J.-C. Duan, S.R. Pliska / Journal of Economic Dynamics & Control 28 (2004) 727 – 754

positive systematic risks. We argue that this implies 1 ¡ 0 and 2 ¿ 0. If two asset prices are badly out of step, say, z1; t is a large positive number, the systematic risk of the 6rst asset will decrease whereas that of the second asset will increase. This is true because a temporary larger current price for the 6rst asset makes its future return smaller and hence reduces its systematic risk. Consequently, the risk premium of the 6rst asset will decrease, ceteris paribus, which is indeed the result implied by the risk premium formula when 1 ¡ 0. The logic for the second asset is similar and suggests that 2 ¿ 0. If z1; t is negative, a temporary lower current price for the 6rst asset makes its future return larger and thus increases its systematic risk. This results in a higher risk premium for the 6rst asset, and it is consistent with the prediction of the risk premium formula when 1 ¡ 0. It is clear that the similar logic again applies to the second asset. Although we have earlier referred to Granger’s representation theorem to motivate our error-correction representation of the dynamic for asset prices, that theorem does not necessarily lead to our speci6c form of error-correction. Moreover, since Granger’s representation theorem is established under the condition that errors (or innovations) are homoskedastic, it is not technically correct to apply that theorem to our setting, which by assumption has heteroskedastic errors. Can we be certain that the asset prices speci6ed according to Assumption 1 are co-integrated? Or, alternatively, is Assumption 1 self-consistent (i.e., can the endogenous process zj; t be stationary for j = 1; : : : ; k)? The answer is provided in the following proposition. For this we need to de6ne a k × k matrix: 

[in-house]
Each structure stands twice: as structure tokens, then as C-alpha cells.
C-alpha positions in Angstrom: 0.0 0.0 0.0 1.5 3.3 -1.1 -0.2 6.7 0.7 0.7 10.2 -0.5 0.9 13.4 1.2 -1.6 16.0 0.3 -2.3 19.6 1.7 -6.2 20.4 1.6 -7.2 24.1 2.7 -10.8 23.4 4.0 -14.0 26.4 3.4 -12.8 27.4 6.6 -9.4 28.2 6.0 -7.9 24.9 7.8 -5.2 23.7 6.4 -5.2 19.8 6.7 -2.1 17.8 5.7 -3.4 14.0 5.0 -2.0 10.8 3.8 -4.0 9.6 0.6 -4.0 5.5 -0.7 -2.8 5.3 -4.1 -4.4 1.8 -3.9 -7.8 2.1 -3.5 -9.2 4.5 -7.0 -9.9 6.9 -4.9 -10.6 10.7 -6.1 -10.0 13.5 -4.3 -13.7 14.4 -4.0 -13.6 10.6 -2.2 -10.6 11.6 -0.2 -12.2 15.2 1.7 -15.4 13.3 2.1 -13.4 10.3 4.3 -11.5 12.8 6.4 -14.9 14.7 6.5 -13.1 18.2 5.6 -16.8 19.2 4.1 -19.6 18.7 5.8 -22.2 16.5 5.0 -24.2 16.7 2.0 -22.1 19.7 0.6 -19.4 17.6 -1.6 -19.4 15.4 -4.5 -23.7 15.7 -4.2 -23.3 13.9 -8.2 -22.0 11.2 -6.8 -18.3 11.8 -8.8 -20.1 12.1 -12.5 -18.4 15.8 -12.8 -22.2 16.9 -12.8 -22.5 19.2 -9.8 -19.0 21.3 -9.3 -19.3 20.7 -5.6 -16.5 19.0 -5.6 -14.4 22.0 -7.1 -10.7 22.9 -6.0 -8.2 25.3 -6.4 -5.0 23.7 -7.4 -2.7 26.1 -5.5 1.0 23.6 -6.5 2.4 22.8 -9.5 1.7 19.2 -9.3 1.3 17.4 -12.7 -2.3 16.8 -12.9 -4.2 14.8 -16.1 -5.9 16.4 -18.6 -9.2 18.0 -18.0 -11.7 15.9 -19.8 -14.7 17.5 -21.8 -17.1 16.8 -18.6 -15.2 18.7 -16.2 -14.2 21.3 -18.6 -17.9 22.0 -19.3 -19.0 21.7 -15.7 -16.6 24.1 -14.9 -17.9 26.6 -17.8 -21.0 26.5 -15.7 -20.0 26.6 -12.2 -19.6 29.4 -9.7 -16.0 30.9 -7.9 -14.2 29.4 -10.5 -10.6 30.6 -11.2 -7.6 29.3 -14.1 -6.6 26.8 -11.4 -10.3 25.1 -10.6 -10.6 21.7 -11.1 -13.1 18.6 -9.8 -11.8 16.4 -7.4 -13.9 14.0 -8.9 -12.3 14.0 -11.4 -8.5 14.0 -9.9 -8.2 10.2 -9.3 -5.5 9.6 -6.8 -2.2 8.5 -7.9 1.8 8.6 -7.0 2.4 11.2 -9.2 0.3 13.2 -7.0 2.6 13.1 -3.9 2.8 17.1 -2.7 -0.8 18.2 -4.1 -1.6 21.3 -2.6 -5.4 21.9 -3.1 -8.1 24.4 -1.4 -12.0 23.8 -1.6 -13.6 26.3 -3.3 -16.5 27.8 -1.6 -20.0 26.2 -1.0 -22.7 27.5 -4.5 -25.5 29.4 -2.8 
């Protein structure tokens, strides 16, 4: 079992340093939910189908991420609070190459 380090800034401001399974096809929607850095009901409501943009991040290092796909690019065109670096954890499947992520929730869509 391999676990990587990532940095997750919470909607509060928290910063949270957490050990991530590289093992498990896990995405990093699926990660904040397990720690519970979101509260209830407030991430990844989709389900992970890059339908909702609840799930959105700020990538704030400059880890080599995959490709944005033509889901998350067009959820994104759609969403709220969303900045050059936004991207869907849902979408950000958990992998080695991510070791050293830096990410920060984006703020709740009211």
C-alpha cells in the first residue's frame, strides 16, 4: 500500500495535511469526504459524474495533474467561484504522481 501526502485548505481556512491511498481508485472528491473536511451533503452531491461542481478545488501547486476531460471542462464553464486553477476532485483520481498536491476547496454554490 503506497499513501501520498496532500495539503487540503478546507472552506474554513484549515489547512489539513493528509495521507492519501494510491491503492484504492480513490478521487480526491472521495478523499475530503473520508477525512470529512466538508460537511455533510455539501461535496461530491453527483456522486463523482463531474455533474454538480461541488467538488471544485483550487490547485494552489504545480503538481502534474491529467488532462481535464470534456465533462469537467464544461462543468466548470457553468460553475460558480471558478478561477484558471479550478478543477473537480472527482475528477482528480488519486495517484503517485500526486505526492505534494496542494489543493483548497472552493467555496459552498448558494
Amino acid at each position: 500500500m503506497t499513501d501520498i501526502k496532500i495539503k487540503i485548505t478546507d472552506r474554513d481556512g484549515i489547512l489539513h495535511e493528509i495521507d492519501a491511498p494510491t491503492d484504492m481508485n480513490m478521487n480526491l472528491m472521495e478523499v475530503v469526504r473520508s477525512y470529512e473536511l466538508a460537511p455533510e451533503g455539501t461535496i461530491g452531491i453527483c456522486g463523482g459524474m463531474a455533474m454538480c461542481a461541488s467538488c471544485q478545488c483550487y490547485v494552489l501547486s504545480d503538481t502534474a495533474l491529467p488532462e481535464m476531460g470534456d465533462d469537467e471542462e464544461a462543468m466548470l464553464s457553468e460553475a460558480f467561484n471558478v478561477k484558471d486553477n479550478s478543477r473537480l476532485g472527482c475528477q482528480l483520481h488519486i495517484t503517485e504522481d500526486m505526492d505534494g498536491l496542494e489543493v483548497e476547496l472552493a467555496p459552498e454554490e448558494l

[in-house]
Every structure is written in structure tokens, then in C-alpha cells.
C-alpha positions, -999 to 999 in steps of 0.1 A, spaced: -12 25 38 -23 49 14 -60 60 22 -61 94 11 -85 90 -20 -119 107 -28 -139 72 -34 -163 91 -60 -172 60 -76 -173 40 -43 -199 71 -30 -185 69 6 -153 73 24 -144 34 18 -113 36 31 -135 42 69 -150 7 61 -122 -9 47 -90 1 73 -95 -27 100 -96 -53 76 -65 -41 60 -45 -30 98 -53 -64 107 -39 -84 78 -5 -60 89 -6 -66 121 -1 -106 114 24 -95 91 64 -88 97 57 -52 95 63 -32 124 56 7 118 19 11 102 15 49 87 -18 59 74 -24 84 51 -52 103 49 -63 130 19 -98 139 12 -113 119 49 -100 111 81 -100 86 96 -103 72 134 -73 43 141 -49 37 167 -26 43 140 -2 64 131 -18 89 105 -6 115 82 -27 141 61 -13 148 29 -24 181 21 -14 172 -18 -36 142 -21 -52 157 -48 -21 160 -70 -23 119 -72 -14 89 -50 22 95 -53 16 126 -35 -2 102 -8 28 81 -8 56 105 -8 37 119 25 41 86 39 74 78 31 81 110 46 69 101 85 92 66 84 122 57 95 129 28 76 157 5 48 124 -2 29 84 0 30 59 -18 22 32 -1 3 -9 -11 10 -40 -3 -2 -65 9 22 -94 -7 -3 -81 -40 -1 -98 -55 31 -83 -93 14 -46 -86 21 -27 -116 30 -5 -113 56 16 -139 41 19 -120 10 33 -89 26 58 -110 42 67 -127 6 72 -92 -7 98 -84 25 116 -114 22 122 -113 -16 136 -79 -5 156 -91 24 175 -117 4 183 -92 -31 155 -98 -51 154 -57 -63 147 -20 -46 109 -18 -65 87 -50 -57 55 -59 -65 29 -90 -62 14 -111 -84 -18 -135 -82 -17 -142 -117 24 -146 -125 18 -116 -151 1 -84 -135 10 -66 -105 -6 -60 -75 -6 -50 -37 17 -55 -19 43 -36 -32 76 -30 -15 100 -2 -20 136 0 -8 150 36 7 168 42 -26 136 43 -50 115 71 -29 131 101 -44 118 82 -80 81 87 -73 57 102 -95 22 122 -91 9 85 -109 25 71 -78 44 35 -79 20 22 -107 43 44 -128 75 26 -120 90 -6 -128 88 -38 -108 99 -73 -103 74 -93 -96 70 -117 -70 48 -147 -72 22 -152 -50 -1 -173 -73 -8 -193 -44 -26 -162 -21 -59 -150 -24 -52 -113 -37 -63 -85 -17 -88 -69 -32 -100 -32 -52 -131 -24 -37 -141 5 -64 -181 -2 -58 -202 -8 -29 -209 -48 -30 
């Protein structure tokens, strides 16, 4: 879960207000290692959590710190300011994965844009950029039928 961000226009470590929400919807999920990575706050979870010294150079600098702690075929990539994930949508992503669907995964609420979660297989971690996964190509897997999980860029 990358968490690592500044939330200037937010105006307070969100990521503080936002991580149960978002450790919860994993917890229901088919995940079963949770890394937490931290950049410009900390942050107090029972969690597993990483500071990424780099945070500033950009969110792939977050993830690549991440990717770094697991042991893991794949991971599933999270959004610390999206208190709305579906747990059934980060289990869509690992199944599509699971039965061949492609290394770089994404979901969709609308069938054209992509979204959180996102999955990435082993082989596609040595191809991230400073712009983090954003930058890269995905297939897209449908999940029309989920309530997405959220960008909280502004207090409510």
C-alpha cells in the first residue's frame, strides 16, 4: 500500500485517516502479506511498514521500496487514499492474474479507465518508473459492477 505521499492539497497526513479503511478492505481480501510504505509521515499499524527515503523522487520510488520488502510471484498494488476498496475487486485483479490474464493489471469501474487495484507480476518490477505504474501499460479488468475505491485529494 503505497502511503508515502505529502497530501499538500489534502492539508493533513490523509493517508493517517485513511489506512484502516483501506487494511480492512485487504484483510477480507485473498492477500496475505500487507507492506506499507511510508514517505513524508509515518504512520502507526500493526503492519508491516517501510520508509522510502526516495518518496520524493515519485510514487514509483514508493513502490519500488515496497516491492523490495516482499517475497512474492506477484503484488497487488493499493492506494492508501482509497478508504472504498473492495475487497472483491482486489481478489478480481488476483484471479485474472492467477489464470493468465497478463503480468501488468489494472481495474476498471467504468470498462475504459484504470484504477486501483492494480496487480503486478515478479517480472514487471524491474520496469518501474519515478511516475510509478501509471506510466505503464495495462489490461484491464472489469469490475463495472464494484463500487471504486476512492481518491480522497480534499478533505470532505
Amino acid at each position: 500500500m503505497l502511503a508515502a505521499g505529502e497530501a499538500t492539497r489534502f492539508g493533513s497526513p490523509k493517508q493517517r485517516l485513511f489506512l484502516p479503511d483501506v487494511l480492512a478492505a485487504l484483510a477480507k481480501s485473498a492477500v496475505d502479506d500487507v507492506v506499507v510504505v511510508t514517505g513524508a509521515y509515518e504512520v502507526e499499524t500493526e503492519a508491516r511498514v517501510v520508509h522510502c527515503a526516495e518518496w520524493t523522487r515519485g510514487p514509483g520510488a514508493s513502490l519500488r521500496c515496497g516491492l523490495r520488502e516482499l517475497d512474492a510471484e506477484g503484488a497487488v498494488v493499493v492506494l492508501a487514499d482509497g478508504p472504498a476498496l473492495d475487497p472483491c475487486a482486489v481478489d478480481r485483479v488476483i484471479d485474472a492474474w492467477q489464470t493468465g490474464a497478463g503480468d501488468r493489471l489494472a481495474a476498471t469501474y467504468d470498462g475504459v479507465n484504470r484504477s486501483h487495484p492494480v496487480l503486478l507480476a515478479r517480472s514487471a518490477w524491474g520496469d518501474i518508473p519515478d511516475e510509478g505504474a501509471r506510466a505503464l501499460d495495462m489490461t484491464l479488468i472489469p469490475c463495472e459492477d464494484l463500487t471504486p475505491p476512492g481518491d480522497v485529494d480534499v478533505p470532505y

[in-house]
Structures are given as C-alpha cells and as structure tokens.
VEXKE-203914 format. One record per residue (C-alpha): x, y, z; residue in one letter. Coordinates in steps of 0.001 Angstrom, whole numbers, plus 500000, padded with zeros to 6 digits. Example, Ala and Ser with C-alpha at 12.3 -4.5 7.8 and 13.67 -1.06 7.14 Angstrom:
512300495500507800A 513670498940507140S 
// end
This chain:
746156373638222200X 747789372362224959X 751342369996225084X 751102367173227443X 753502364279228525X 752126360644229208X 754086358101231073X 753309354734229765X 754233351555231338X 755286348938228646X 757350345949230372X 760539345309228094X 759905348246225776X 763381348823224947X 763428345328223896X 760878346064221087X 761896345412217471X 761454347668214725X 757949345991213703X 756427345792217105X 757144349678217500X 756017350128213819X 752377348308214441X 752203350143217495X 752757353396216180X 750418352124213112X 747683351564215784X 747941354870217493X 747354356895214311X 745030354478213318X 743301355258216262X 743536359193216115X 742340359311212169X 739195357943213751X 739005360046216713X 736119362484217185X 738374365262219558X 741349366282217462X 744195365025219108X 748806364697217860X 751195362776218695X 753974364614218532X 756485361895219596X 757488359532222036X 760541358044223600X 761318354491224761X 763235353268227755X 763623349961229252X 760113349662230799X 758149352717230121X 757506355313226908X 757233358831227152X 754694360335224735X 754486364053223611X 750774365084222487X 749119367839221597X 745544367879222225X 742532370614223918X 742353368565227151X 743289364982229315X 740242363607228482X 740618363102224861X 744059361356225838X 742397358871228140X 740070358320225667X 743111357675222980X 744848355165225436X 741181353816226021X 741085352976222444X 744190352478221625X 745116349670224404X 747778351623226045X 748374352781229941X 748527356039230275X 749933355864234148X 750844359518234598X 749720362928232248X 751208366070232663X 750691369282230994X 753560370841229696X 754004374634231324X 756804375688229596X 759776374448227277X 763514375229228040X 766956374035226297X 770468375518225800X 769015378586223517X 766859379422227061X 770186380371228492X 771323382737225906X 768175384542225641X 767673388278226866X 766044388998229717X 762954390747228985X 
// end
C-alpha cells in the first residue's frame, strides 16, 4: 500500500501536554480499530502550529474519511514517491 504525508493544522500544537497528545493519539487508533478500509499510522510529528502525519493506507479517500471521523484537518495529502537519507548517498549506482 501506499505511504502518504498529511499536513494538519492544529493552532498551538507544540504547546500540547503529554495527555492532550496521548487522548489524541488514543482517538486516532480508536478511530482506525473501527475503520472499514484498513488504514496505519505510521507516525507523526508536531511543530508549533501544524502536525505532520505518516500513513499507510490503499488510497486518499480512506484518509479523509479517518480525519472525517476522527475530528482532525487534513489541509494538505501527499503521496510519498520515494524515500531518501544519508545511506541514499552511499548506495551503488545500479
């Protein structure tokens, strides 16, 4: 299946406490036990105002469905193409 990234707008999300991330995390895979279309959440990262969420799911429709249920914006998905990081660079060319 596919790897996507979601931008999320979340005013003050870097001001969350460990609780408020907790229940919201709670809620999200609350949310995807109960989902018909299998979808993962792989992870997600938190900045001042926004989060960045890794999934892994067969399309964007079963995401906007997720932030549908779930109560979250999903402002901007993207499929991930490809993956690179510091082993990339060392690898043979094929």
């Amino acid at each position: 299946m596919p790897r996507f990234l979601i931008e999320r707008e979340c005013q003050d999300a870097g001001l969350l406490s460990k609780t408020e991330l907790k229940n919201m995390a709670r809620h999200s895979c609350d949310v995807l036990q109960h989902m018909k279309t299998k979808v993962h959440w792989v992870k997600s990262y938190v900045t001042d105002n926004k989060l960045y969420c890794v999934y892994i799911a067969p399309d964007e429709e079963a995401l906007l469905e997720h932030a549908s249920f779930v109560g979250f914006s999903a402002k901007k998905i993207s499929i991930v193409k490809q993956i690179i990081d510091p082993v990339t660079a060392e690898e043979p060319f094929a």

n 

ci1 i1 1+  i=1   n    ci2 i1   A ≡  i=1   ..  .   n    cik i1 i=1

n 

ci1 i2

···

i=1

1+

ci2 i2

···

i=1

i=1

 ci1 ik

    n   ci2 ik    i=1    ..  .   n   1+ cik ik  i=1

n 

n 

n 

.. .

..

cik i2

···

.

(4)

i=1

and a matrix norm of A by A = max x=0

|Ax| ; |x|

(5)

where x is an n-dimensional column vector and |x| is its Euclidean norm. Proposition 1. The logarithmic asset prices under Assumption 1 are co-integrated if i;2 t , for i = 1; : : : ; n, are stationary with *nite *rst moments (under measure P), and

J.-C. Duan, S.R. Pliska / Journal of Economic Dynamics & Control 28 (2004) 727 – 754

A ¡ 1. Furthermore,   z1; t    z2; t    −1  EP   ..  = (I − A)  .    zk; t  n n   ci1 − ci1 EP (di; t ) −  b1 + r  i=1 i=1   n n   b + r  c −  c EP (d ) −  2 i2 i2 i; t  i=1 i=1 ×      n n    b +r cik − cik EP (di; t ) − k i=1

i=1

733

 n n  1 P 2 P ci1 E ( i; t ) + ci1 i E ( i; t )  2  i=1 i=1   n n   1 P 2 P ci2 E ( i; t ) + ci2 i E ( i; t )   2  i=1 i=1 :   ..  .   n n   1 P 2 P cik E ( i; t ) + cik i E ( i; t )  2 i=1

i=1

(6)